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MY FIRST question is how tight a control is needed, i.e. does the ram speed directly impact the quality of the extrusion product? If control doesn’t need to be very tight, then the proposed scenario might work, assuming that the total resistance for each pump is similar, and each pump performs in the same way. In mentioning total resistance, my concern is that identical pumps can certainly be manifolded together in a way that is balanced or in more challenging designs that are very unbalanced, with widely different distances and resistance barriers (piping size differences or changes, elbows, etc.). Different types of pumps are more or less prone to issues with the resistance.
Assuming that the speed is critical, I have a couple general concerns: namely, 1) the relative performance of each pump; 2) levers for the operator to adjust limits; 3) situations that will credibly occur where one lead pump is not sufficient; and 4) the inferred stroke from the valve position.
When I’ve run across multiple-pump systems in the past, I had systems with pumps of widely different capacity and response curves. For tighter control, I generally linearized the output for each pump. In cases of widely different capacity, I’ve run plant experiments to set different gains on the controller, depending on which combination of pumps was running. I also generally had issues where either chronically or during abnormal situations, a given pump might need to be derated (or limited to a different capacity). I generally put in an Automan station, where the operator can manage a manual bias to handle this derating. I often put in low-pressure or flow overrides that will put a second and at times multiple pumps into CAS-to-controller to respond to larger upsets (including trip of the lead pump).
What would the proposed controller do when one of the base pumps tripped offline, and the capacity of the lead wasn’t sufficient? What would happen if the lead pump tripped offline? Can the process respond fast enough to move other pumps into the PID control and respond before the process excursion warrants a trip? Does the amount-to-base-load get continually recalculated? Finally, I have generally used a direct flow measurement in these cases to have some process feedback (rather than relying on the inferred flow from the source valves). What happens to that inferred flow as the valves wear or as leaks develop in the system? Direct measurement of the stroke would likely improve reliability.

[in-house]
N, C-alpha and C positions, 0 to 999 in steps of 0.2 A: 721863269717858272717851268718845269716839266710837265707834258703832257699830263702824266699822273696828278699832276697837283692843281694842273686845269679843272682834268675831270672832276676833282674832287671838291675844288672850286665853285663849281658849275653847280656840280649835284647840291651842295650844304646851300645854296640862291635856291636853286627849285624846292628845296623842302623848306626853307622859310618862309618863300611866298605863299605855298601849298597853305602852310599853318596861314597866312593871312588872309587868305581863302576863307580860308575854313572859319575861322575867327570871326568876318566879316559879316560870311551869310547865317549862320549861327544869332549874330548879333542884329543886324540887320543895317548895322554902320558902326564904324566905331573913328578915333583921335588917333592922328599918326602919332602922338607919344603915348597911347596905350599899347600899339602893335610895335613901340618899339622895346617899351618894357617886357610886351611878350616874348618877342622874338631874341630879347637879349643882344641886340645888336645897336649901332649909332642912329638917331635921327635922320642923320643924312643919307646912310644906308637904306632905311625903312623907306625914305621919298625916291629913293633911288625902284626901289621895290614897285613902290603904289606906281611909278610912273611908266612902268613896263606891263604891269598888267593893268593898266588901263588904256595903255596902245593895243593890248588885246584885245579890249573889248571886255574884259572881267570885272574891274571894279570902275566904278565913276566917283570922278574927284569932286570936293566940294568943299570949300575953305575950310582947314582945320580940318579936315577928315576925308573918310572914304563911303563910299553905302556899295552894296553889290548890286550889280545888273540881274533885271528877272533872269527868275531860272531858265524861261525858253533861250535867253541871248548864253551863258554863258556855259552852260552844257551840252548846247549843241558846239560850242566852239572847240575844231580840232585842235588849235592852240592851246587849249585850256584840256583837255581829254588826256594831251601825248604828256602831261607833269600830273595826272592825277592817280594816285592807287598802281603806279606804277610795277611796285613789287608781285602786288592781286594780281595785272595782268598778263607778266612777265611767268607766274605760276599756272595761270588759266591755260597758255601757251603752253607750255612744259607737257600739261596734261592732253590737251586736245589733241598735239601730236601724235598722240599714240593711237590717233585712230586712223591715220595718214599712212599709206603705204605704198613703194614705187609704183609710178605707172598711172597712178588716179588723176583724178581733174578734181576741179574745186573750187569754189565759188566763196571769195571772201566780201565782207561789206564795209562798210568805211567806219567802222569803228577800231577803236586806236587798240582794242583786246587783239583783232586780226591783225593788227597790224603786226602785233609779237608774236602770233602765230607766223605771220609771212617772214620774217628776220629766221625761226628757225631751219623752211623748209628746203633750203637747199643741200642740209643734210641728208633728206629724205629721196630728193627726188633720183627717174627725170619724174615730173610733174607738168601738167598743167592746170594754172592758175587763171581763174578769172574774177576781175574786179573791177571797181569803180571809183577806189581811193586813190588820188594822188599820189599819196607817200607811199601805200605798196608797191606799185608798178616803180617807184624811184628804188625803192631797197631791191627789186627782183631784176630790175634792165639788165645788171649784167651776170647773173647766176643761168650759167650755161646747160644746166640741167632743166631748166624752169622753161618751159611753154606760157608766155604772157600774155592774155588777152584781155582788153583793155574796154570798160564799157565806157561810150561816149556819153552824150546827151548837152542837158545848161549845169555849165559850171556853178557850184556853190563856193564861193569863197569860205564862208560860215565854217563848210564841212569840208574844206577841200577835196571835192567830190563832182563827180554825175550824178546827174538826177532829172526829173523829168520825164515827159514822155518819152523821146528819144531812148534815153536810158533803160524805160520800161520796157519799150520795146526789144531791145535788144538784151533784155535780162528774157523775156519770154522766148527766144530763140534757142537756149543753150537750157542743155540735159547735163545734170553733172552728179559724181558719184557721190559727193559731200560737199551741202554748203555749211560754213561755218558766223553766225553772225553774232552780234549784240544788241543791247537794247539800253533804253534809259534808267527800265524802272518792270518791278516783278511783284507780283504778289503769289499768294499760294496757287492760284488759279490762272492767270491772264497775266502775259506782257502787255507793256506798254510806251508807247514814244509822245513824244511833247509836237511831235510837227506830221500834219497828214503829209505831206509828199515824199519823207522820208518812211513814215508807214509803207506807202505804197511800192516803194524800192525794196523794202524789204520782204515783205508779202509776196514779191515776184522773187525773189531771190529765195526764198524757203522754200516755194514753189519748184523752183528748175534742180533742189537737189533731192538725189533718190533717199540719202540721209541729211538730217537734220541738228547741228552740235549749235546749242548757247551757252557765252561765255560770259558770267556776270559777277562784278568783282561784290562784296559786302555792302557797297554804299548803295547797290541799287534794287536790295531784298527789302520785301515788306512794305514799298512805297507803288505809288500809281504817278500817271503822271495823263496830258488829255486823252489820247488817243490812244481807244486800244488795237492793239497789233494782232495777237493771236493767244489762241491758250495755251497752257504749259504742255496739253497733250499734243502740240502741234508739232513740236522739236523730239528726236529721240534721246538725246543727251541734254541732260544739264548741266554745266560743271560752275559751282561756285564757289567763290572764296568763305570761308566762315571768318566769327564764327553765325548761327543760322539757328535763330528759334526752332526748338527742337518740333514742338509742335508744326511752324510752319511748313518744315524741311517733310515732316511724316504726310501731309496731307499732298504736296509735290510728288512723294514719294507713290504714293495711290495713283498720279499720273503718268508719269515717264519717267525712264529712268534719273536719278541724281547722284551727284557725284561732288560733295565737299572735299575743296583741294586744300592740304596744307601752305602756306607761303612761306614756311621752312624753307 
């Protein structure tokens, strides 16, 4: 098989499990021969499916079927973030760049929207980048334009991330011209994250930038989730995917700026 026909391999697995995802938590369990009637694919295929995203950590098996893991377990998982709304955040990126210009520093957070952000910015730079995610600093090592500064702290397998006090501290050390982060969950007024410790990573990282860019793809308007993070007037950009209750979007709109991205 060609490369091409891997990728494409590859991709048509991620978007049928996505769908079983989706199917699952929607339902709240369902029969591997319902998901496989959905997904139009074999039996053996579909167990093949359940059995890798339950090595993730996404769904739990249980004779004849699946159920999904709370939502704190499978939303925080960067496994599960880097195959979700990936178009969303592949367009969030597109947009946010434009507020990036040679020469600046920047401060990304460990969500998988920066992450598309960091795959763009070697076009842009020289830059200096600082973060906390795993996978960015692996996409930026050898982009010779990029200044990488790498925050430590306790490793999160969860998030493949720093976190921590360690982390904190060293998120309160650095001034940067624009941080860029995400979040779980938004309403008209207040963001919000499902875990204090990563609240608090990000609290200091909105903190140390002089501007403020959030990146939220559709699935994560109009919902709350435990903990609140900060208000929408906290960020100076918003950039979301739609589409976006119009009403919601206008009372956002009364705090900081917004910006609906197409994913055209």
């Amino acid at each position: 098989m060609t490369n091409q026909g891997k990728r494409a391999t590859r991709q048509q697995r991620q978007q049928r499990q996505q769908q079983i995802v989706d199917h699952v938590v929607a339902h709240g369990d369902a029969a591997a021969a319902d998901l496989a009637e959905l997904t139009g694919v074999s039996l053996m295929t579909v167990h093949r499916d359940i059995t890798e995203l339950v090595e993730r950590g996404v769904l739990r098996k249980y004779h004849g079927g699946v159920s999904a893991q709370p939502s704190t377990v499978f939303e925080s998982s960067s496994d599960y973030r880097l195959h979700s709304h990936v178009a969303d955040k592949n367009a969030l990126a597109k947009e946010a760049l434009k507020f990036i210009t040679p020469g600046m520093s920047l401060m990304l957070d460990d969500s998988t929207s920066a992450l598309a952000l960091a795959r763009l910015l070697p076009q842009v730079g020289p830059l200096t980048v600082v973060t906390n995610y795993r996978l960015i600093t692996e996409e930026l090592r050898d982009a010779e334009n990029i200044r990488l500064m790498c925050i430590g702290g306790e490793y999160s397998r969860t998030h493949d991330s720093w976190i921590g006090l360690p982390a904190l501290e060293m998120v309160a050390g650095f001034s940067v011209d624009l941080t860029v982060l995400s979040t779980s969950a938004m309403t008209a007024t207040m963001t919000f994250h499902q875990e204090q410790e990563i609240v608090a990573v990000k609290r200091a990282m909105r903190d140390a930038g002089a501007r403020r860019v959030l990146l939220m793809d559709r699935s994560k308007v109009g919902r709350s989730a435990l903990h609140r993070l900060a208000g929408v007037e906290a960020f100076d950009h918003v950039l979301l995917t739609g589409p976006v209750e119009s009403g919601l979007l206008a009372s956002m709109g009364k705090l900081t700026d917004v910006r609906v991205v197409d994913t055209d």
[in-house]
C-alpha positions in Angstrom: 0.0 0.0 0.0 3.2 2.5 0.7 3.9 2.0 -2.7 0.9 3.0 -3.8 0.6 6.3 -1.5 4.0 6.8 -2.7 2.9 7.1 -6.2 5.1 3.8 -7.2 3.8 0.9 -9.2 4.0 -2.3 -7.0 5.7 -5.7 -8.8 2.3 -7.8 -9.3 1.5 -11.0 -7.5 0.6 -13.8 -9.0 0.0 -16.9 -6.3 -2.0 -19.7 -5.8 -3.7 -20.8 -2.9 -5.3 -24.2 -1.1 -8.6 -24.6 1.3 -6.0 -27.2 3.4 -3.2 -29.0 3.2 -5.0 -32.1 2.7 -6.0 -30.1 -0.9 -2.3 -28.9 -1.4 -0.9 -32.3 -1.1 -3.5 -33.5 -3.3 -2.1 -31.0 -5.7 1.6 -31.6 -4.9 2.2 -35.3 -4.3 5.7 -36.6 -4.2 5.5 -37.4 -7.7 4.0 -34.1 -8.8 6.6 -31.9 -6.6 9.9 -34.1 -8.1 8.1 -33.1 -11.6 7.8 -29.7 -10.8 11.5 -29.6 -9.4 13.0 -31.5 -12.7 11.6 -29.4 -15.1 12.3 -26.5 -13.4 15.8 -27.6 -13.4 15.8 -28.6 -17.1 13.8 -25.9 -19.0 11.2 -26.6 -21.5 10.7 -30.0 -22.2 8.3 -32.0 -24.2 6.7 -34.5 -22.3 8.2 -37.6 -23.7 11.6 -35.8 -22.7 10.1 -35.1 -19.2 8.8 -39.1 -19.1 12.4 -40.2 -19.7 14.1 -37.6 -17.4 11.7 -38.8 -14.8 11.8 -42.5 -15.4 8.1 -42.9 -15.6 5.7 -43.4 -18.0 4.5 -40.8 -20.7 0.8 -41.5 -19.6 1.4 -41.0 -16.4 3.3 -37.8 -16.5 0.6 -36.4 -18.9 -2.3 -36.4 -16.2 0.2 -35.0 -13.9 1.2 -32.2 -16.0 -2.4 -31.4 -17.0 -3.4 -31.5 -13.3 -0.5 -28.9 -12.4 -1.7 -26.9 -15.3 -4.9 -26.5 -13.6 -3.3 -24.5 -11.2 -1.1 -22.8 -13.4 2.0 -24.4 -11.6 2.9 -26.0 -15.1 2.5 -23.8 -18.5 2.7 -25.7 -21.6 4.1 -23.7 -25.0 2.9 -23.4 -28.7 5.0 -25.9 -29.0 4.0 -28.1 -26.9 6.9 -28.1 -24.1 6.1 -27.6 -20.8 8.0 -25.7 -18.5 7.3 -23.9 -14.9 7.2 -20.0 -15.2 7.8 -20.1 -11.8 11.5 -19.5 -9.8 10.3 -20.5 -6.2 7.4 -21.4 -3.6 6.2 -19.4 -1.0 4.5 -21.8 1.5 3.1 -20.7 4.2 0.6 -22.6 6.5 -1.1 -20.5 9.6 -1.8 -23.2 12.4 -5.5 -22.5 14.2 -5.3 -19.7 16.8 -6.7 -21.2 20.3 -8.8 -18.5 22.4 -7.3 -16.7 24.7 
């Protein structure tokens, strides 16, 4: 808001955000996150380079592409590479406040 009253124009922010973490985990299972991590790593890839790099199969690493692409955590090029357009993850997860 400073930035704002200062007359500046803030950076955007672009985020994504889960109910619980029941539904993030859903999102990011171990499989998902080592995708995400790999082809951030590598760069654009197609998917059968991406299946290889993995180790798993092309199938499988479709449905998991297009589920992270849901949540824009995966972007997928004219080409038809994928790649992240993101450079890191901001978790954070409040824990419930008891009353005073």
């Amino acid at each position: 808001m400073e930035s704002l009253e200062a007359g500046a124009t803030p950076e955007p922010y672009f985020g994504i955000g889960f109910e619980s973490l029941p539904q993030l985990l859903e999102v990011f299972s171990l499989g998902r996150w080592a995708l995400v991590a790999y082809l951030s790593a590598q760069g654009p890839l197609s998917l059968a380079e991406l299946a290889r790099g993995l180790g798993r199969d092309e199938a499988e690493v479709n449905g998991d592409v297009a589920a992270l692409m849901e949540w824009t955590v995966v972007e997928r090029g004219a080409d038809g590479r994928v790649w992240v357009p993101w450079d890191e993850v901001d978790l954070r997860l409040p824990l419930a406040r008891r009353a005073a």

In terms of gain, this might be a place to use a gap gain, leaving slow response close to set point, and then use a stronger gain outside the gap. It also might be interesting to continually recalculate the base-load set point and use the lone lead pump as the trim controller.
In addition, in the control scheme that you mention, it seems to me you’re just measuring the gain of one pump at a time (the lead pump). If all the base pumps deliver the base load perfectly, and all the pumps individually respond the same, and the pump curve ends up being linear across the span that you operate (so 1% of output change results in the same stroke response across the curve), then the gain should effectively be about the same. I have rarely found that type of perfect balance in practice.
When you talk about sluggishness or oscillation, the issue that immediately comes to mind is dead time. Are the pumps close to the extruder, etc.? Beyond that, it might be something inherent to the mechanical specifics, perhaps some sort of mechanical backlash or valve stiction.
Bridget Fitzpatrick, principal technical consultant, email@example.com
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